If a vertebrate had a paired fin (specifically a sarcopterygian-like fin) in the correct place, would it be plausible for the fin to adapt into a structure analogous to the middle and outer ears of tetrapods? The vertebrate has no hearing parts besides the inner ear, and would be transitioning to land as this structure evolves. It also has many fins along its body

  • $\begingroup$ Why do you want to have a fin evolve into an ear? I think it's implausible that it would happen, but there may be another way to get to your end goal. $\endgroup$
    – Rob Watts
    Commented Aug 13, 2021 at 15:36
  • $\begingroup$ Unrelated, but it is very common for mermaid and fish-like humanoids to have "earfins". $\endgroup$
    – Mermaker
    Commented Aug 13, 2021 at 15:37
  • $\begingroup$ Do you mean lobe fin? Seems unlikely with an inner ear already in place. It would be like evolving true eyes on your shoulders when you already have eye spots on your head. $\endgroup$
    – rek
    Commented Aug 13, 2021 at 15:49
  • 1
    $\begingroup$ I understand the mechanism you're proposing, I just don't think it's more likely than the jaw-to-ear model tetrapods followed. $\endgroup$
    – rek
    Commented Aug 13, 2021 at 17:26
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    $\begingroup$ its more likely that it would evolve an ear that looks like a fin, keep in mind external ears are just made of skin and cartilage and did not evolve from anything else. $\endgroup$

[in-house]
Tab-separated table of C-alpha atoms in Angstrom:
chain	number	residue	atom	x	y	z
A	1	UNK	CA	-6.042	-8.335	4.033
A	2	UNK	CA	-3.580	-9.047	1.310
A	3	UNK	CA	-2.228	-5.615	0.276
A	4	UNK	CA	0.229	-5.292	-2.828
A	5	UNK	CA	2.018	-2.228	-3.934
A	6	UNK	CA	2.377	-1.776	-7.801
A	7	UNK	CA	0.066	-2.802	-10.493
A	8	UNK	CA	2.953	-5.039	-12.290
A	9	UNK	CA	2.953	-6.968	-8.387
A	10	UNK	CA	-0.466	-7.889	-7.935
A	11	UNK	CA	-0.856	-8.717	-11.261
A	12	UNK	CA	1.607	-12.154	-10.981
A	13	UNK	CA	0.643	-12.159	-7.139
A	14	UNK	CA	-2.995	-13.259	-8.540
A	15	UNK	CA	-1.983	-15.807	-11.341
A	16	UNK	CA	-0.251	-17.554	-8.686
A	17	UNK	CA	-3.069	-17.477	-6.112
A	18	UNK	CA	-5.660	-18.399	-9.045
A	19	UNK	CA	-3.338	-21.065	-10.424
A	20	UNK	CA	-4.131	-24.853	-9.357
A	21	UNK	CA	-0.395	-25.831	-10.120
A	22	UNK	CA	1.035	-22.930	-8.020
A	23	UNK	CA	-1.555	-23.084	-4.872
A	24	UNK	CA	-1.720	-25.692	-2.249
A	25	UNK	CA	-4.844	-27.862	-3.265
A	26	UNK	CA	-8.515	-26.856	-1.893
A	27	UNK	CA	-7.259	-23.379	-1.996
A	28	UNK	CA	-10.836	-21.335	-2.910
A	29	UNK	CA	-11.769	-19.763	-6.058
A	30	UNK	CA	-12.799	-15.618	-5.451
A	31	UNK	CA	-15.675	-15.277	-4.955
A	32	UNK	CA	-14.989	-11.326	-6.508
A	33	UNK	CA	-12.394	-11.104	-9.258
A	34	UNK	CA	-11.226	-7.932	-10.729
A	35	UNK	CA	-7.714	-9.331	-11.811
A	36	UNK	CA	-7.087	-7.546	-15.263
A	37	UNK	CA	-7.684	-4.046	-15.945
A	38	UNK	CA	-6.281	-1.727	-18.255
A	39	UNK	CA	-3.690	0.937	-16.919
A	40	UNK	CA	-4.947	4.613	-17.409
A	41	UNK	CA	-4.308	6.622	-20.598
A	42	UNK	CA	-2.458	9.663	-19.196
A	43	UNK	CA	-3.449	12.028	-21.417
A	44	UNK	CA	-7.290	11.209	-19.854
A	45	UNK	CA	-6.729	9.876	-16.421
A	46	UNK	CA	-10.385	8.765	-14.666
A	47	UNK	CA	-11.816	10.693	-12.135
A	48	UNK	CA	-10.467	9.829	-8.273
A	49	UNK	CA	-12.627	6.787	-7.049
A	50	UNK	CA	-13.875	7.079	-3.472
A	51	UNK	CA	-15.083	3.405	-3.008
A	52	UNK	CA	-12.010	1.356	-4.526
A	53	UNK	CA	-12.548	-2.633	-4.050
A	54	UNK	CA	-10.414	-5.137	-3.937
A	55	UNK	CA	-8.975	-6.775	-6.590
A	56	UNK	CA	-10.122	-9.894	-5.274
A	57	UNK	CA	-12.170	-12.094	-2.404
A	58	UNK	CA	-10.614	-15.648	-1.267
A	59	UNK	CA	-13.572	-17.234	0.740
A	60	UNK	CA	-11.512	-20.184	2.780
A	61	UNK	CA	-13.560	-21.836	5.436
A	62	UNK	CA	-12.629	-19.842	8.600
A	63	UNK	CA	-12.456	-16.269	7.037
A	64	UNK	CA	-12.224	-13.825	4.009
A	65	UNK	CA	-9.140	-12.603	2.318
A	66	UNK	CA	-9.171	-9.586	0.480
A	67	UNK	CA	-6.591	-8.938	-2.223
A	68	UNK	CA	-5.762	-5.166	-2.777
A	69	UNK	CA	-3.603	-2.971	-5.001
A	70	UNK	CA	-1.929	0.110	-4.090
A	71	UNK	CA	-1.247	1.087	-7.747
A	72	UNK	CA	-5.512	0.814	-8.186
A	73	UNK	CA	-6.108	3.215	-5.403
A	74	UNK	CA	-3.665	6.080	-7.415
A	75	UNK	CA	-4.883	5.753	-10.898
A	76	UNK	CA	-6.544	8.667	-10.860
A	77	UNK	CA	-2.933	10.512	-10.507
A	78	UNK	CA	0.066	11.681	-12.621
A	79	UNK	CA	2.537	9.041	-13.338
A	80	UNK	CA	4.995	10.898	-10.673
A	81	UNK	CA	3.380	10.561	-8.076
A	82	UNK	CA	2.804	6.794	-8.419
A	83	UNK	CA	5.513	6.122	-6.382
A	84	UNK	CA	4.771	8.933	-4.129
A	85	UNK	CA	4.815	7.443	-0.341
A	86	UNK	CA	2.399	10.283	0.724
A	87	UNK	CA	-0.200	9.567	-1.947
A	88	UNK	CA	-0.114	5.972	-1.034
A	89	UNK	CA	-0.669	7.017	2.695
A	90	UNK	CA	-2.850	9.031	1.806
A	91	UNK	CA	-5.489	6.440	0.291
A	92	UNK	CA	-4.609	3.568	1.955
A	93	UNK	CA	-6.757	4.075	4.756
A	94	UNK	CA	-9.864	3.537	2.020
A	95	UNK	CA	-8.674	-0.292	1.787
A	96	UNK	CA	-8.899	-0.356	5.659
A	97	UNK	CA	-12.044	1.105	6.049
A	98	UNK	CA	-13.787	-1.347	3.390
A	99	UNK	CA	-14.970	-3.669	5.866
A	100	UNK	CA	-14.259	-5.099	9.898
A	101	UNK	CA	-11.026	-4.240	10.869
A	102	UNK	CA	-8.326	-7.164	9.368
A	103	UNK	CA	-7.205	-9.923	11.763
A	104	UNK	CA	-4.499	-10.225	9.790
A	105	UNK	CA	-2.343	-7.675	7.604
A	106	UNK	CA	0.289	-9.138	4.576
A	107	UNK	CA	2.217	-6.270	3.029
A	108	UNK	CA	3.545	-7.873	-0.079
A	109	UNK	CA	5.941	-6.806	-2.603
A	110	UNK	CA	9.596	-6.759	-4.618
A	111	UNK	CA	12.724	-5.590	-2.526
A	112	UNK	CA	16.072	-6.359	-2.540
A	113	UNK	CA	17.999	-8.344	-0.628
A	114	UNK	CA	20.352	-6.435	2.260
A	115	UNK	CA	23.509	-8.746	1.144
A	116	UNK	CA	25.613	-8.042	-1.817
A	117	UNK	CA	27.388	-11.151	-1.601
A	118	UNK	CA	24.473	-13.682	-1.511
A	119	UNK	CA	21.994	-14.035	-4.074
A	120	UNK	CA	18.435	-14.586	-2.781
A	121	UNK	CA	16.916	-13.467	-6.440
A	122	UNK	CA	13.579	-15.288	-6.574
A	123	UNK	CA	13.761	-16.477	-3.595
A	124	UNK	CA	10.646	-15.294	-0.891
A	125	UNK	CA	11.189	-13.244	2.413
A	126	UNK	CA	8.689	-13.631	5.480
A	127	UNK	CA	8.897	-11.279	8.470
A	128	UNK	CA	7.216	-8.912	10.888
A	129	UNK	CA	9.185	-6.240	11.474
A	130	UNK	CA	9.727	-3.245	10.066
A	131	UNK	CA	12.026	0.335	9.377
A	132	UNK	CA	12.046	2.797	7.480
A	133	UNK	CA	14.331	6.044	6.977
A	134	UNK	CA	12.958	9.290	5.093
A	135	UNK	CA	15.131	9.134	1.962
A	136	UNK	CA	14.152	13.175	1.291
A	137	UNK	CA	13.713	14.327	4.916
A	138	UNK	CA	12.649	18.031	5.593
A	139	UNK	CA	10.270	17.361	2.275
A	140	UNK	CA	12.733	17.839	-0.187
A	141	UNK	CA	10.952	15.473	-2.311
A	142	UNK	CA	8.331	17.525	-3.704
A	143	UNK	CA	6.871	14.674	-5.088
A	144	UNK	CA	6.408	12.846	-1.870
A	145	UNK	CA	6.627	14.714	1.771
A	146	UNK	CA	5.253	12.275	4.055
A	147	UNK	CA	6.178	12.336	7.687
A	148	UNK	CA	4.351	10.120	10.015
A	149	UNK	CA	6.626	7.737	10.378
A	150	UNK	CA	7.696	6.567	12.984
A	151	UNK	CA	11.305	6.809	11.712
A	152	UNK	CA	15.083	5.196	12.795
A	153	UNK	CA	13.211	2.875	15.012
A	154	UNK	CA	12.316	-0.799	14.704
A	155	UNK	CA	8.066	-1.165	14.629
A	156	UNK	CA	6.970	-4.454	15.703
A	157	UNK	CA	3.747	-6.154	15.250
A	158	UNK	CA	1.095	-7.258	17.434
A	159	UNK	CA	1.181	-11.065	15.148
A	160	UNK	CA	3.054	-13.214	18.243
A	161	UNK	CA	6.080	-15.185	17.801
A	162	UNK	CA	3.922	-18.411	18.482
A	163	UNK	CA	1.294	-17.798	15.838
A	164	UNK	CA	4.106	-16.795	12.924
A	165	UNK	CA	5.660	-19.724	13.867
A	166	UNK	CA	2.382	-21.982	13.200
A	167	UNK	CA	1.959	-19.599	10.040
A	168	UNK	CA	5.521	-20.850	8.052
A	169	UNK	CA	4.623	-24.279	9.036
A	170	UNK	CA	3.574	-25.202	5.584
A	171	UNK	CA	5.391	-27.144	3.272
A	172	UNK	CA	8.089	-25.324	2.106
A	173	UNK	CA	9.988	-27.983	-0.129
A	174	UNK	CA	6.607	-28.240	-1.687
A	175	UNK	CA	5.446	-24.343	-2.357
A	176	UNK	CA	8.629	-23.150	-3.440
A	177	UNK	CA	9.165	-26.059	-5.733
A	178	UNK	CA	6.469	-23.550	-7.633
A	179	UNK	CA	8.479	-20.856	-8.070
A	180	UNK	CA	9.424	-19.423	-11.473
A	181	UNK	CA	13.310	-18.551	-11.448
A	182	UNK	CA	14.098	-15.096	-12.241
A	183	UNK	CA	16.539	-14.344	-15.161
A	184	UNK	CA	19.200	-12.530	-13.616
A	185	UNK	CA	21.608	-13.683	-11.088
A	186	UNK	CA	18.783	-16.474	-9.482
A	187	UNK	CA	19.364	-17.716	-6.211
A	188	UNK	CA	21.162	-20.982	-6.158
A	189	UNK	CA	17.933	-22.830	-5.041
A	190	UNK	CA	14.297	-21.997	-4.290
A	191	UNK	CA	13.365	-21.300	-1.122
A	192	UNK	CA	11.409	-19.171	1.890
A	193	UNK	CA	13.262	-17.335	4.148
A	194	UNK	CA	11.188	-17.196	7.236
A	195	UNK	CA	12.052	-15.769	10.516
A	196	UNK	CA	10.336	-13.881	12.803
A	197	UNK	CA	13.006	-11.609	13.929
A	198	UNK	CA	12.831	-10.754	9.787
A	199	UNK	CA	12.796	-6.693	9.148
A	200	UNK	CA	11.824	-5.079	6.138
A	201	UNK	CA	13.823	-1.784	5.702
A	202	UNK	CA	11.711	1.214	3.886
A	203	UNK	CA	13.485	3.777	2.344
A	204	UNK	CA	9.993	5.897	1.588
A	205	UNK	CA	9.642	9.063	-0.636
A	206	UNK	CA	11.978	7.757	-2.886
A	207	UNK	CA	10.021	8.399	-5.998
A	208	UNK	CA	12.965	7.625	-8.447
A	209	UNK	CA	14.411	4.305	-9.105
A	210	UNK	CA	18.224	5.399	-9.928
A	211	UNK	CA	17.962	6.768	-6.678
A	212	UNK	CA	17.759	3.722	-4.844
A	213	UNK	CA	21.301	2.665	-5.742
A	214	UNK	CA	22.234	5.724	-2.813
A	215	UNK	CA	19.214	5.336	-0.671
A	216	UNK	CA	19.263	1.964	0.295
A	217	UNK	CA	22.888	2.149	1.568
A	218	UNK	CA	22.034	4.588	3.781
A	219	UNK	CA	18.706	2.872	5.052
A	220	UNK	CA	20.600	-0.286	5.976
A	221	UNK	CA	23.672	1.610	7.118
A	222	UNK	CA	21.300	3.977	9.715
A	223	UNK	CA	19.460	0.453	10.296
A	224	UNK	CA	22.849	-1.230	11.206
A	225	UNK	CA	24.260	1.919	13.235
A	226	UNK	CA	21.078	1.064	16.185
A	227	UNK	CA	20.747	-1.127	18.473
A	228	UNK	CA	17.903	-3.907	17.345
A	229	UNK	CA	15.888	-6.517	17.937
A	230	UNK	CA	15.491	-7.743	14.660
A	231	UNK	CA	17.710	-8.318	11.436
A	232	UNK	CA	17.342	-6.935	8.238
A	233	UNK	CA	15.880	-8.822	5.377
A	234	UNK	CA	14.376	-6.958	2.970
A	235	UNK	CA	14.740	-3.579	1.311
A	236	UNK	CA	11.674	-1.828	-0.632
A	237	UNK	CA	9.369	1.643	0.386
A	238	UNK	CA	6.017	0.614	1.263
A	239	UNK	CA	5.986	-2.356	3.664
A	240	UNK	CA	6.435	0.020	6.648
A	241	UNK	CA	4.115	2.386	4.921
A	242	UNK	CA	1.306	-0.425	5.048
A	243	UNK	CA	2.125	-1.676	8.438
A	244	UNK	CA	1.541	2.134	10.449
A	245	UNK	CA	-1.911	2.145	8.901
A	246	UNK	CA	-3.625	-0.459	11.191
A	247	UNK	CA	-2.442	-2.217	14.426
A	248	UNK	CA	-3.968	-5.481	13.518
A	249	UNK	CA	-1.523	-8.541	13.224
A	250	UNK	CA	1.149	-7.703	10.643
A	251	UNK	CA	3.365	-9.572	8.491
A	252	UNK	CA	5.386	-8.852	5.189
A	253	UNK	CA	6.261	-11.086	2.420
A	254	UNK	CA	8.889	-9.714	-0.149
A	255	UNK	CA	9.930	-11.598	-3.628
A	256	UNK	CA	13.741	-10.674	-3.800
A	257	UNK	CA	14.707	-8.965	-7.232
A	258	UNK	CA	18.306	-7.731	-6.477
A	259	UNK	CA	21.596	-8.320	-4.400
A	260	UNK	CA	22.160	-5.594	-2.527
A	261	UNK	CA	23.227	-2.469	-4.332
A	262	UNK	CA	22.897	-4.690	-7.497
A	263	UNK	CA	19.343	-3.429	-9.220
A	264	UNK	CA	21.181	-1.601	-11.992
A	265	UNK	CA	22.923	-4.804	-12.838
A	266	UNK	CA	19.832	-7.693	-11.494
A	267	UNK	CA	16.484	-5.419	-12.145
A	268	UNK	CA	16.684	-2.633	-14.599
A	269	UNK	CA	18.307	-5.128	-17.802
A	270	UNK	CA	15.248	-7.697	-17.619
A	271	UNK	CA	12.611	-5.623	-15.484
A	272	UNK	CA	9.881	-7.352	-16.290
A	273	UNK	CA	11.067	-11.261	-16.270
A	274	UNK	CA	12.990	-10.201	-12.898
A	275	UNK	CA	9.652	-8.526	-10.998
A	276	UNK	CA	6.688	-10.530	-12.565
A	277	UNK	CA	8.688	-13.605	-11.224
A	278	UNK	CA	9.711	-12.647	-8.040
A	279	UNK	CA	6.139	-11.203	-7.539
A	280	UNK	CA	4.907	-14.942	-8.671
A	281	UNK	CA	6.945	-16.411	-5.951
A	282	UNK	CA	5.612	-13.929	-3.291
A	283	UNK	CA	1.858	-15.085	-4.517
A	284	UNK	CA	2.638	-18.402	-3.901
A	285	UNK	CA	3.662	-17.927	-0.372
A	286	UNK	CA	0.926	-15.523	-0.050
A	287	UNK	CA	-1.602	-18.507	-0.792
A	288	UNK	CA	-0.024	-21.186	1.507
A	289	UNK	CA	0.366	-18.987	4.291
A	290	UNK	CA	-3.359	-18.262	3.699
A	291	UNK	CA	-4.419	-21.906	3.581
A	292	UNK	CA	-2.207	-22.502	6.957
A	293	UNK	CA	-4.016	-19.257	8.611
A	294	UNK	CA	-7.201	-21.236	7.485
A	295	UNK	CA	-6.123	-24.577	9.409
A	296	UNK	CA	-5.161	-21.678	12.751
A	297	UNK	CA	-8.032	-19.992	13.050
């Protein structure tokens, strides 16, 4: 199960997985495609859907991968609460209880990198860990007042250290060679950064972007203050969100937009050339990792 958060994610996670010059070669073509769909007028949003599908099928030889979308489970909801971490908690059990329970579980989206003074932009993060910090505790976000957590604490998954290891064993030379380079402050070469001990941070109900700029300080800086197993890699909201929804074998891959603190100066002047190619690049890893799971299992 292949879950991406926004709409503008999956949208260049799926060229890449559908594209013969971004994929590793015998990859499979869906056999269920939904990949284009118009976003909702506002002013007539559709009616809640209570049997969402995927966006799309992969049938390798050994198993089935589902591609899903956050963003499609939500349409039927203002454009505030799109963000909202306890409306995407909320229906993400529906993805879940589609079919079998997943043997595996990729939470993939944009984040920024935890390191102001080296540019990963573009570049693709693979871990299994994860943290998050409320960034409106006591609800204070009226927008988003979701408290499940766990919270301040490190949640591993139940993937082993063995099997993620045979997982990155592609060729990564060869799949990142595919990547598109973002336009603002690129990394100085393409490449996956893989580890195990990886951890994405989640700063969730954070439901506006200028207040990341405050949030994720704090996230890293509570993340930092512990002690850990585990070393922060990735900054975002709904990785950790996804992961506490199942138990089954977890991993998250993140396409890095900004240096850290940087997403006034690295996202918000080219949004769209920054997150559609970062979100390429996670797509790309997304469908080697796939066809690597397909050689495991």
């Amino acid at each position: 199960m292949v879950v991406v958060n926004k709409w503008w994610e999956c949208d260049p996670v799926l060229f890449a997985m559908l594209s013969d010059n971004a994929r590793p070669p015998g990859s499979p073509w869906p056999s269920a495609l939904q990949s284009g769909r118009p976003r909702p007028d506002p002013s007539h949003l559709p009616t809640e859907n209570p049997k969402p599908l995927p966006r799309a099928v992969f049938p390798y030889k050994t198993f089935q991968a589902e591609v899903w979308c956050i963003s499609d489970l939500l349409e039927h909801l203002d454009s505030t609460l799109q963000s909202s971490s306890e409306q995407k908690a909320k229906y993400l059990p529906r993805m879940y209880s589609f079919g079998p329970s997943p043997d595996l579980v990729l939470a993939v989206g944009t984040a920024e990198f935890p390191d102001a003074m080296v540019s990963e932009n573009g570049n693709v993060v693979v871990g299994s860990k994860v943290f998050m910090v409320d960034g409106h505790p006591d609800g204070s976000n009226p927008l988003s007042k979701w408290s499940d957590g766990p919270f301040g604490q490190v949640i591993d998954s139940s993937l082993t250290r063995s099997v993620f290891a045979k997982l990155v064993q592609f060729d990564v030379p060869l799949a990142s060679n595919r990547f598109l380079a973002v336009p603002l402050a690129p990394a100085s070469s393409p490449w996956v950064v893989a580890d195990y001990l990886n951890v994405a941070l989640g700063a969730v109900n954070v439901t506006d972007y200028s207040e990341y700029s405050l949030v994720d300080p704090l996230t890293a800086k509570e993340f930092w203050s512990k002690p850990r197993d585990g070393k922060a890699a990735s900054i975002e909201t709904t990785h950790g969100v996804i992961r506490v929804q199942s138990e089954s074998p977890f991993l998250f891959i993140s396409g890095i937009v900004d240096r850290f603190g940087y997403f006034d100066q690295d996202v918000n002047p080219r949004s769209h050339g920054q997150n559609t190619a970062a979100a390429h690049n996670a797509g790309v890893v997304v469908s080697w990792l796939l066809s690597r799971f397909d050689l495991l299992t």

– John
    Commented Aug 13, 2021 at 19:18

1 Answer 1


Likely not, at least with hearing as we think of it.

Darwin's mechanism for evolution and natural selection requires gradual changes, where each one is slightly better than the last. Any change that does not produce immediate results should be filtered out by Natural Selection.

A fin would start with no apparatus analogous to an ear, and I can't think of any sequence of small changes (each improving on the previous body design) that would give a fin an entirely new function.

That said, we do have limited ability to hear through our bones. I can't find it upon googling, but my band director once showed me a silent tuning fork, where it would vibrate without making noise, but if you placed the end on your elbow and touched your eardrum, you could hear the tone. Another example would be placing the vibrating tines of a fork between your teeth and "hearing" the sound transmitted through your bones.

You could probably develop some similar structure to this where the creature "hears" through vibrations conducted up through its fin (especially if that fin is used to walk on later in the evolutionary sequence). This would be much easier to create via a Darwinian evolutionary path.

Now that I think about it, that is a very similar function to how snakes can "hear" vibrations in the ground. You might look into that as well for inspiration.

I hope that helps you!

  • $\begingroup$ But couldn't this bone conduction be used to transmit vibrations from an eardrum, like the ossicles in real tetrapods? $\endgroup$ Commented Aug 13, 2021 at 16:30
  • $\begingroup$ @IchthysKing the reason we have said ossicles to begin with, as far as we know, is because our ancestors would use their jaw bones to hear vibrations in the ground. Over time, some of the bones in the jaws came to become part of the ear, making hearing a lot better. You'd probably need a process in which, for whatever reason, this creatures started to use its fins to hear instead. I'd say it might be easier to explain actual ears becoming similar to fish fins through sexual selection than it'd be to have limbs develop into a hearing apparatus (unless you want to take a look at grasshoppers). $\endgroup$ Commented Aug 13, 2021 at 17:38

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